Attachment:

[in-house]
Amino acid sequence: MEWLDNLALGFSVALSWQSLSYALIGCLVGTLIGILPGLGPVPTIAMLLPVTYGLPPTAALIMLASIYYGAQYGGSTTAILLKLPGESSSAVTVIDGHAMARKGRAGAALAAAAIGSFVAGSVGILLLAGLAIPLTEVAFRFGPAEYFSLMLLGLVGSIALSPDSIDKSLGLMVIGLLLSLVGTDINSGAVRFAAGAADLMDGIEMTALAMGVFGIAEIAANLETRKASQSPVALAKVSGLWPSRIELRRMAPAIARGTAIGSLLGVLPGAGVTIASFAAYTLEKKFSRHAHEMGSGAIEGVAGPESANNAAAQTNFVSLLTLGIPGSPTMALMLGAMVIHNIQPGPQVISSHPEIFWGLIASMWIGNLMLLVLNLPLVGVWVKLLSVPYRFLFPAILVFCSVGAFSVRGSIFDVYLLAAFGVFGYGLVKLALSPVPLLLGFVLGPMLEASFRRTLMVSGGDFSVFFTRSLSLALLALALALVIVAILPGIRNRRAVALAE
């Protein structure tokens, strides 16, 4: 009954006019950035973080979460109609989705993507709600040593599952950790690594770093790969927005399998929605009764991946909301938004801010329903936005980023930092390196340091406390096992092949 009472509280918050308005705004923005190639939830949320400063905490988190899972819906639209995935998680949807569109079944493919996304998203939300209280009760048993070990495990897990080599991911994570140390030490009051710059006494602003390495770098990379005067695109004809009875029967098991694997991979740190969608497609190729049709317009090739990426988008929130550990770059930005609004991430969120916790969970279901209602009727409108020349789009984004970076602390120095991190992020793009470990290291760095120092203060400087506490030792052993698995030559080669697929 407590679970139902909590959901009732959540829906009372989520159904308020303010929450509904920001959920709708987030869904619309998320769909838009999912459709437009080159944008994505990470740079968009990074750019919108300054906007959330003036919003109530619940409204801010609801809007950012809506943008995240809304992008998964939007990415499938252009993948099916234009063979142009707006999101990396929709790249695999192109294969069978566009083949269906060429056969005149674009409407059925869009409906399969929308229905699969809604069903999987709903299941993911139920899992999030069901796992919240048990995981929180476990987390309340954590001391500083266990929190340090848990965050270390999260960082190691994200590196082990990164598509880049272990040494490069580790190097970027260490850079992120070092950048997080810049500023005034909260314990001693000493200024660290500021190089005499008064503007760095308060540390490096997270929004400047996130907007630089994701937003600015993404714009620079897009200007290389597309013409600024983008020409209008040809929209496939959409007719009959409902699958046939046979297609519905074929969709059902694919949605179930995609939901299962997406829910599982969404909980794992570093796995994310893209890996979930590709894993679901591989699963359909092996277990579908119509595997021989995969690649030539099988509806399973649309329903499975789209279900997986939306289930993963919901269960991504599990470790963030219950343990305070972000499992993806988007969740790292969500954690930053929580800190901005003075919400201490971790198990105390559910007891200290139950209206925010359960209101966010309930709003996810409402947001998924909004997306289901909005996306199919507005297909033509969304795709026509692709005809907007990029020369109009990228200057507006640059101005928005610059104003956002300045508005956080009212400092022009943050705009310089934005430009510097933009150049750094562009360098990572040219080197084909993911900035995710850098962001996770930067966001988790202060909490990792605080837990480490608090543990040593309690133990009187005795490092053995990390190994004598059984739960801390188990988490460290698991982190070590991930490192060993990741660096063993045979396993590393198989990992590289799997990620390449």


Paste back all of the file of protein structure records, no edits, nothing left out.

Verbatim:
[in-house]
Amino acid sequence: MEWLDNLALGFSVALSWQSLSYALIGCLVGTLIGILPGLGPVPTIAMLLPVTYGLPPTAALIMLASIYYGAQYGGSTTAILLKLPGESSSAVTVIDGHAMARKGRAGAALAAAAIGSFVAGSVGILLLAGLAIPLTEVAFRFGPAEYFSLMLLGLVGSIALSPDSIDKSLGLMVIGLLLSLVGTDINSGAVRFAAGAADLMDGIEMTALAMGVFGIAEIAANLETRKASQSPVALAKVSGLWPSRIELRRMAPAIARGTAIGSLLGVLPGAGVTIASFAAYTLEKKFSRHAHEMGSGAIEGVAGPESANNAAAQTNFVSLLTLGIPGSPTMALMLGAMVIHNIQPGPQVISSHPEIFWGLIASMWIGNLMLLVLNLPLVGVWVKLLSVPYRFLFPAILVFCSVGAFSVRGSIFDVYLLAAFGVFGYGLVKLALSPVPLLLGFVLGPMLEASFRRTLMVSGGDFSVFFTRSLSLALLALALALVIVAILPGIRNRRAVALAE
């Protein structure tokens, strides 16, 4: 009954006019950035973080979460109609989705993507709600040593599952950790690594770093790969927005399998929605009764991946909301938004801010329903936005980023930092390196340091406390096992092949 009472509280918050308005705004923005190639939830949320400063905490988190899972819906639209995935998680949807569109079944493919996304998203939300209280009760048993070990495990897990080599991911994570140390030490009051710059006494602003390495770098990379005067695109004809009875029967098991694997991979740190969608497609190729049709317009090739990426988008929130550990770059930005609004991430969120916790969970279901209602009727409108020349789009984004970076602390120095991190992020793009470990290291760095120092203060400087506490030792052993698995030559080669697929 407590679970139902909590959901009732959540829906009372989520159904308020303010929450509904920001959920709708987030869904619309998320769909838009999912459709437009080159944008994505990470740079968009990074750019919108300054906007959330003036919003109530619940409204801010609801809007950012809506943008995240809304992008998964939007990415499938252009993948099916234009063979142009707006999101990396929709790249695999192109294969069978566009083949269906060429056969005149674009409407059925869009409906399969929308229905699969809604069903999987709903299941993911139920899992999030069901796992919240048990995981929180476990987390309340954590001391500083266990929190340090848990965050270390999260960082190691994200590196082990990164598509880049272990040494490069580790190097970027260490850079992120070092950048997080810049500023005034909260314990001693000493200024660290500021190089005499008064503007760095308060540390490096997270929004400047996130907007630089994701937003600015993404714009620079897009200007290389597309013409600024983008020409209008040809929209496939959409007719009959409902699958046939046979297609519905074929969709059902694919949605179930995609939901299962997406829910599982969404909980794992570093796995994310893209890996979930590709894993679901591989699963359909092996277990579908119509595997021989995969690649030539099988509806399973649309329903499975789209279900997986939306289930993963919901269960991504599990470790963030219950343990305070972000499992993806988007969740790292969500954690930053929580800190901005003075919400201490971790198990105390559910007891200290139950209206925010359960209101966010309930709003996810409402947001998924909004997306289901909005996306199919507005297909033509969304795709026509692709005809907007990029020369109009990228200057507006640059101005928005610059104003956002300045508005956080009212400092022009943050705009310089934005430009510097933009150049750094562009360098990572040219080197084909993911900035995710850098962001996770930067966001988790202060909490990792605080837990480490608090543990040593309690133990009187005795490092053995990390190994004598059984739960801390188990988490460290698991982190070590991930490192060993990741660096063993045979396993590393198989990992590289799997990620390449």